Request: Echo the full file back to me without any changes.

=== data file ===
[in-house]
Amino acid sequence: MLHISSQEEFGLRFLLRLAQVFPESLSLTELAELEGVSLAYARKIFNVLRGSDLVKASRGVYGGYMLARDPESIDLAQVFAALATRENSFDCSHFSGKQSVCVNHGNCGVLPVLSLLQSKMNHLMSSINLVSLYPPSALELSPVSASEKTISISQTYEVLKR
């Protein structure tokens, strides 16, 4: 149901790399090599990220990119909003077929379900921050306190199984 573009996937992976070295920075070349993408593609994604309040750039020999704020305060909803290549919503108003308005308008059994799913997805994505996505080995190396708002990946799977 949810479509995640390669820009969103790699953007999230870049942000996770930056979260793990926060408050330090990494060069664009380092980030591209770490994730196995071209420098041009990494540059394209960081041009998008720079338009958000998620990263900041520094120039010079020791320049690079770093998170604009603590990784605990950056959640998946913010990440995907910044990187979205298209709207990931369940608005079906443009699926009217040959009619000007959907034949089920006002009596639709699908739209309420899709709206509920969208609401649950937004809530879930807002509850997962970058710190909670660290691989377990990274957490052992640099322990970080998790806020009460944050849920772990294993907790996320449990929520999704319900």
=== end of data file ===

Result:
[in-house]
Amino acid sequence: MLHISSQEEFGLRFLLRLAQVFPESLSLTELAELEGVSLAYARKIFNVLRGSDLVKASRGVYGGYMLARDPESIDLAQVFAALATRENSFDCSHFSGKQSVCVNHGNCGVLPVLSLLQSKMNHLMSSINLVSLYPPSALELSPVSASEKTISISQTYEVLKR
């Protein structure tokens, strides 16, 4: 149901790399090599990220990119909003077929379900921050306190199984 573009996937992976070295920075070349993408593609994604309040750039020999704020305060909803290549919503108003308005308008059994799913997805994505996505080995190396708002990946799977 949810479509995640390669820009969103790699953007999230870049942000996770930056979260793990926060408050330090990494060069664009380092980030591209770490994730196995071209420098041009990494540059394209960081041009998008720079338009958000998620990263900041520094120039010079020791320049690079770093998170604009603590990784605990950056959640998946913010990440995907910044990187979205298209709207990931369940608005079906443009699926009217040959009619000007959907034949089920006002009596639709699908739209309420899709709206509920969208609401649950937004809530879930807002509850997962970058710190909670660290691989377990990274957490052992640099322990970080998790806020009460944050849920772990294993907790996320449990929520999704319900």